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Sun., Oct. 4
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One Lewis County legislator has second thoughts on lanes purchase


LOWVILLE — Despite being faced with questions from unhappy or confused constituents, none of the six Lewis County legislators who voted to purchase Lewis Lanes on Monday woke up with buyer’s remorse Tuesday.

By afternoon, that had changed.

Legislator Paul M. Stanford, D-Watson, said he no longer can stand behind his vote and had left a phone message for Legislative Chairman Michael A. Tabolt, R-Croghan, requesting a special meeting to rescind his vote.

“I didn’t know until yesterday’s meeting about the building. I listened to what was presented to me. It made sense and I voted based on that,” he said.

Mr. Stanford said he learned more Tuesday.

“Now with what I’ve learned, I can’t stand behind that vote,” he said. “If in the spring it can’t be worked out, then I can see doing it, but I don’t feel that way right now. Not when there may be other options to save it.”

Richard E. Crouse, co-owner of Lewis Lanes with his son Derek, had not heard of Mr. Stanford’s about-face when contacted for comment Tuesday evening.

“We’re ready to sell. It’s not feasible as a bowling alley at that price,” Mr. Crouse said.

“We’ve already lost people,” he said, based on news of the sale. “I don’t see how he can do this legally.”

Mr. Tabolt was uncertain whether there were avenues for Mr. Stanford to change his vote.

“I’ve got to look into it,” he said. “I guess first I should contact Paul.”

He said he was unaware Mr. Stanford would be requesting a special meeting.

Mr. Stanford did not disclose the new information that prompted him to change his mind, but said he would be part of trying to keep the alleys open.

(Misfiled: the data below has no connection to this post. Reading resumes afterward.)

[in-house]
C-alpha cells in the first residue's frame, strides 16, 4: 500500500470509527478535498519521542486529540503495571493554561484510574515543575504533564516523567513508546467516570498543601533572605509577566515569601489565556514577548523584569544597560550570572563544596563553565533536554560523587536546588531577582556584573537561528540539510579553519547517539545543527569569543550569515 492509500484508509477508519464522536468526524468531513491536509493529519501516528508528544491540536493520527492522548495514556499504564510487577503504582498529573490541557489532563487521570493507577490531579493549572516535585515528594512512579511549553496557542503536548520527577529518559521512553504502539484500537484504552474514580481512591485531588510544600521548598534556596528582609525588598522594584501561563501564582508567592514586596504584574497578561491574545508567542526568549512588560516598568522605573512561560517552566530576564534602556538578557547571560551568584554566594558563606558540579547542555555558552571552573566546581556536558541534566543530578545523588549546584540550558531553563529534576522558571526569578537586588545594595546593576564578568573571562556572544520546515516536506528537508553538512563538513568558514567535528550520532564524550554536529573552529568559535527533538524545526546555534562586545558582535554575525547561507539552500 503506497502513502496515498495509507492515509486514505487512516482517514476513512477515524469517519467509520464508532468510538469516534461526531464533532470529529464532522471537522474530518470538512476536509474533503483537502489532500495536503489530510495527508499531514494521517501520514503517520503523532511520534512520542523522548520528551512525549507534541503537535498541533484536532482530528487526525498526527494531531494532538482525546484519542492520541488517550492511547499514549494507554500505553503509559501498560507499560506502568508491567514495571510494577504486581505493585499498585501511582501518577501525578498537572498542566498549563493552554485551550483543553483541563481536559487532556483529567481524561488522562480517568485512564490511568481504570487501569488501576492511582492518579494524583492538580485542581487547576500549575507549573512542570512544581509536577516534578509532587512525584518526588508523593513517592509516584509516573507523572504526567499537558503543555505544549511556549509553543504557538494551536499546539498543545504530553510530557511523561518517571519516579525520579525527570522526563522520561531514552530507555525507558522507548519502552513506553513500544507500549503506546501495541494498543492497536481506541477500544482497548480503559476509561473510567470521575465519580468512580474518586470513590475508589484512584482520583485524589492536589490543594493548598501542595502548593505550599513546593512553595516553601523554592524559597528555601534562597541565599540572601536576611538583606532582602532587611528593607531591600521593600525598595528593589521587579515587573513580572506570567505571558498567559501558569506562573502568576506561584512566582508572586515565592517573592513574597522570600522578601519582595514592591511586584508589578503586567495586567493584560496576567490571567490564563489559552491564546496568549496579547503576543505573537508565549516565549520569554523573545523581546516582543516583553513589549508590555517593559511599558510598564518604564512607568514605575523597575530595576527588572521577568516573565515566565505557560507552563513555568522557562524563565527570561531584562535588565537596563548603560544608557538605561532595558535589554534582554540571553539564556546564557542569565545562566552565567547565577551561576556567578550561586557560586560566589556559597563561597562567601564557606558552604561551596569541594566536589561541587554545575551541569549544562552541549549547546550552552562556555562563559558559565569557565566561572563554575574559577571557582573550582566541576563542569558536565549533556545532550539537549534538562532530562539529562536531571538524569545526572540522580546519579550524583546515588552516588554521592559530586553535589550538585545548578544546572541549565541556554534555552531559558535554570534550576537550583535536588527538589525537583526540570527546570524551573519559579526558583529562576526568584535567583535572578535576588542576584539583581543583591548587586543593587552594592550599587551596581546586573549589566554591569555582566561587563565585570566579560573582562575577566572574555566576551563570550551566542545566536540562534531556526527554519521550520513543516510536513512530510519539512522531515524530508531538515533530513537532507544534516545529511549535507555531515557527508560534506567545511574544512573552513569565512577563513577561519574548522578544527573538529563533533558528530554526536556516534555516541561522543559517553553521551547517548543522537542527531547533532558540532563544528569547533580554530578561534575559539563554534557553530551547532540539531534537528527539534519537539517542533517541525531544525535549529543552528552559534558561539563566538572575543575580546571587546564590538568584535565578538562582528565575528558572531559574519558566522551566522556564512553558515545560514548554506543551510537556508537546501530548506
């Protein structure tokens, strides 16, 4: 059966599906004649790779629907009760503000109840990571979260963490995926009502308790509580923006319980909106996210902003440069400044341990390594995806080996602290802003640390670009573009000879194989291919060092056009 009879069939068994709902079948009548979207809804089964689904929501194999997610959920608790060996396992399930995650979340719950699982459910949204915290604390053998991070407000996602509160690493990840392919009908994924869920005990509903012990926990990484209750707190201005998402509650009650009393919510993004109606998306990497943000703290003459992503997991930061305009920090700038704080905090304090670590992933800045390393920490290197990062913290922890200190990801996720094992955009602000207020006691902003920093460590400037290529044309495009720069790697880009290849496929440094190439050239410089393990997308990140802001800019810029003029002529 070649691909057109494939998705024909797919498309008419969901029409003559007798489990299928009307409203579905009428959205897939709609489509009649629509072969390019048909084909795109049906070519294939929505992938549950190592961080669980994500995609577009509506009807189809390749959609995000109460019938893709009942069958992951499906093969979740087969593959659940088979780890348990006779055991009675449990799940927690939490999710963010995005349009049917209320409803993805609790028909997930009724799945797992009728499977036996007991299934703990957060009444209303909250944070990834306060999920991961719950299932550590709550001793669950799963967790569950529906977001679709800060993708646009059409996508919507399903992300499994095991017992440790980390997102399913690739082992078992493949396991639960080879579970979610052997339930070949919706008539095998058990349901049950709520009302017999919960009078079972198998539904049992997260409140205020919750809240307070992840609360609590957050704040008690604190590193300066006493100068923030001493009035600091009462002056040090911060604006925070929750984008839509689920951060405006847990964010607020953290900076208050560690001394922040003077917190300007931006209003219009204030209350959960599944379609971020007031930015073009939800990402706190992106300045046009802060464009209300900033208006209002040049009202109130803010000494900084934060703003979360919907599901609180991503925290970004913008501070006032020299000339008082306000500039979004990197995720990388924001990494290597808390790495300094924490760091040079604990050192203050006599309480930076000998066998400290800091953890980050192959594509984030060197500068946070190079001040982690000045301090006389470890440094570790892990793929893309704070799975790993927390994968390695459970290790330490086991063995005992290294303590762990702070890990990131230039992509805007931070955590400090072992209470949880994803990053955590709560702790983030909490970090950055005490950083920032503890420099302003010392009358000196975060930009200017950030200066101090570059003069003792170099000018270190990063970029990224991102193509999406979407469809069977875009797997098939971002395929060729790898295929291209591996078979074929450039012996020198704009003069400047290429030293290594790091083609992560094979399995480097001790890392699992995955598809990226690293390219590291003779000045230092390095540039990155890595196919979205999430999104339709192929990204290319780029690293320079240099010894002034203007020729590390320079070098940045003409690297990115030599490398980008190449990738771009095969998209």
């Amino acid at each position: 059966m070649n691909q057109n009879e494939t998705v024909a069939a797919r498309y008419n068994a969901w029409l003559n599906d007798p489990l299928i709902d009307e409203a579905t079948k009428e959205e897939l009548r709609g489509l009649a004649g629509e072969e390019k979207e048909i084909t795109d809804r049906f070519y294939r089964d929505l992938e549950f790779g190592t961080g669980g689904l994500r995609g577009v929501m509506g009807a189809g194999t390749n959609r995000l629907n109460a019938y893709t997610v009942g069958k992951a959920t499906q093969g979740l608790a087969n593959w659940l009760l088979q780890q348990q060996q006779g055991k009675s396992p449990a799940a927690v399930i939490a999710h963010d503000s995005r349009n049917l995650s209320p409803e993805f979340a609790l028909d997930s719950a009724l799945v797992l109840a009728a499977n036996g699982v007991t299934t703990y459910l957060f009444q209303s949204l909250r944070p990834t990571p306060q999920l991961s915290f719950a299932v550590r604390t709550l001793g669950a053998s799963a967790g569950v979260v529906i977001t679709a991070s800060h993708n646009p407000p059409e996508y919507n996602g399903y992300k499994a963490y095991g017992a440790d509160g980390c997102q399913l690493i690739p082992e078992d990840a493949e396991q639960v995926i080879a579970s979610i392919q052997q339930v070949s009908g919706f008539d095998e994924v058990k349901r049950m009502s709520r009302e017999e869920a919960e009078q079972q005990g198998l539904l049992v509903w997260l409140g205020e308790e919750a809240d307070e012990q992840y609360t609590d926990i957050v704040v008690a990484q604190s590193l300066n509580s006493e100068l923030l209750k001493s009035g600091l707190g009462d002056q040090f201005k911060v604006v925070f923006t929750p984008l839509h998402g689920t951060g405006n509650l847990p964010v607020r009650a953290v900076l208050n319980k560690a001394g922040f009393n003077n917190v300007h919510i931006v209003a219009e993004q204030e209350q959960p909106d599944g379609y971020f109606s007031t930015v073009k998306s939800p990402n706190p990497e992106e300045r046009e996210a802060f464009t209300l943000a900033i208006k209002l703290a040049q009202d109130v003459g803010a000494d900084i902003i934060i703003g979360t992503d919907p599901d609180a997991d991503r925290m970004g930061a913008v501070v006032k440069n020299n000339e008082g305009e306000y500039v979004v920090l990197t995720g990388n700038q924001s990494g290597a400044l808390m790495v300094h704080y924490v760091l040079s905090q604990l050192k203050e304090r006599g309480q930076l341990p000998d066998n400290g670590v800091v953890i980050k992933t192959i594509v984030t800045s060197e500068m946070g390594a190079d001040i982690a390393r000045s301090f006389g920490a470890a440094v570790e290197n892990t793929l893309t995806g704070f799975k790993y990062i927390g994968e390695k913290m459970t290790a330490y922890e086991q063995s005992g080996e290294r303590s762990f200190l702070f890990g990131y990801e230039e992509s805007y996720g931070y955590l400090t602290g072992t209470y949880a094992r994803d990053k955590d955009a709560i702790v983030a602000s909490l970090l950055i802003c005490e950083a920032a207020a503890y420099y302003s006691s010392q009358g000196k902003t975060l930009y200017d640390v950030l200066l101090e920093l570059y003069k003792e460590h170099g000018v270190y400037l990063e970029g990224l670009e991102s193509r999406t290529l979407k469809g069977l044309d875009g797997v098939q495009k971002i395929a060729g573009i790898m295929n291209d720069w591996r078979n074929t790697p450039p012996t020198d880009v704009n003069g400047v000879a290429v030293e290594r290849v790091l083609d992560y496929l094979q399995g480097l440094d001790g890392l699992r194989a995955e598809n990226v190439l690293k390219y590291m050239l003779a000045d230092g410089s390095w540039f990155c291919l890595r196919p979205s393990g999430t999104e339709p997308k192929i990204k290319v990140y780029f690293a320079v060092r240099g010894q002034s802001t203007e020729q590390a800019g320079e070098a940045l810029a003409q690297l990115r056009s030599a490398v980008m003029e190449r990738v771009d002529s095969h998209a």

“I seldom change my vote, but I think something may be able to be worked out, so I want to change my vote,” he said. “If we’re going to work on economic development, why aren’t we going to work on that?”

“Call me soft-hearted,” he said, “but I worked there for years. I took my dad there. I bowled there. I’m not ready to give up on it yet.”

Other legislators were satisfied with their decision and want it to stand.

“I felt better,” said John O. Boyd, D-New Bremen. “Once I explained everything to everyone that called, they understood.”

And, he pointed out, it was far from a forced sale agreement.

“We didn’t go to them; they came to us,” he said.

Legislator William J. Burke, R-West Lowville, recalled a time at the bowling alley when there were enough people to support two flights of leagues a night.

“The place was full. People ate and drank and the bar was full,” he said. “It’s just not like that anymore.”

The dwindling numbers helped drive the Crouses to decide to sell.

Wendy Mahoney, who provides public relations at Lewis Lanes, said, “The decision was made by the owners to sell and a vote was taken by the legislators. Please understand this was a democratic decision. We as a county have to look up and above and look for light at the end of the tunnel. We can’t condemn a family for making a business decision.”

Legislator Craig P. Brennan, R-Denmark, said he answered questions about what was seen as a hasty decision.

“I can tell you (Mr. Tabolt) gave this as much due diligence as possible. We didn’t reveal what was going on until we were prepared,” he said. “It was not an attempt to cloak it in secrecy. We were honoring the Crouses’ wishes during the negotiation process.”

As for those who think the county removed a viable business off the tax roll, Mr. Brennan said that’s not what went on.

Businesses that rent to the county receive tax exemptions.

“Whether an office is located in the Commons Building or a building we own, we aren’t receiving tax dollars. We’re merely shifting the burden, not taking it off the roll,” he said, as the Commons Building and DMV building would be returned to the tax roll once they are vacated by the county.

“I have no regrets, “ he said. “I may have upset some people, but I think once the dust settles, they will see we made a responsible decision.”

Earlier in the day, Mr. Tabolt toured the facility with Frank J. Pace, senior planner with Lewis County Department of Economic Development and Planning, and Ward J. Dailey, Lewis County code enforcement officer.

“I’m even more encouraged by what they said,” Mr. Tabolt said.

“I really believe we don’t have to do an extravagant project. It’s got everything,” he said.

“Everything” includes a kitchen facility to be used by the Office for the Aging and enough space for a meal site.

Relocating the meal site will save an additional $12,000 in rent yearly.

Legislator Philip C. Hathway, R-Harrisville, pointed out the 21-foot ceilings could offer space for a mezzanine, as well.

“It’s got a low-maintenance roof and no elevator to break,” he said.

Moving from leased space will save $140,830 in rent alone.

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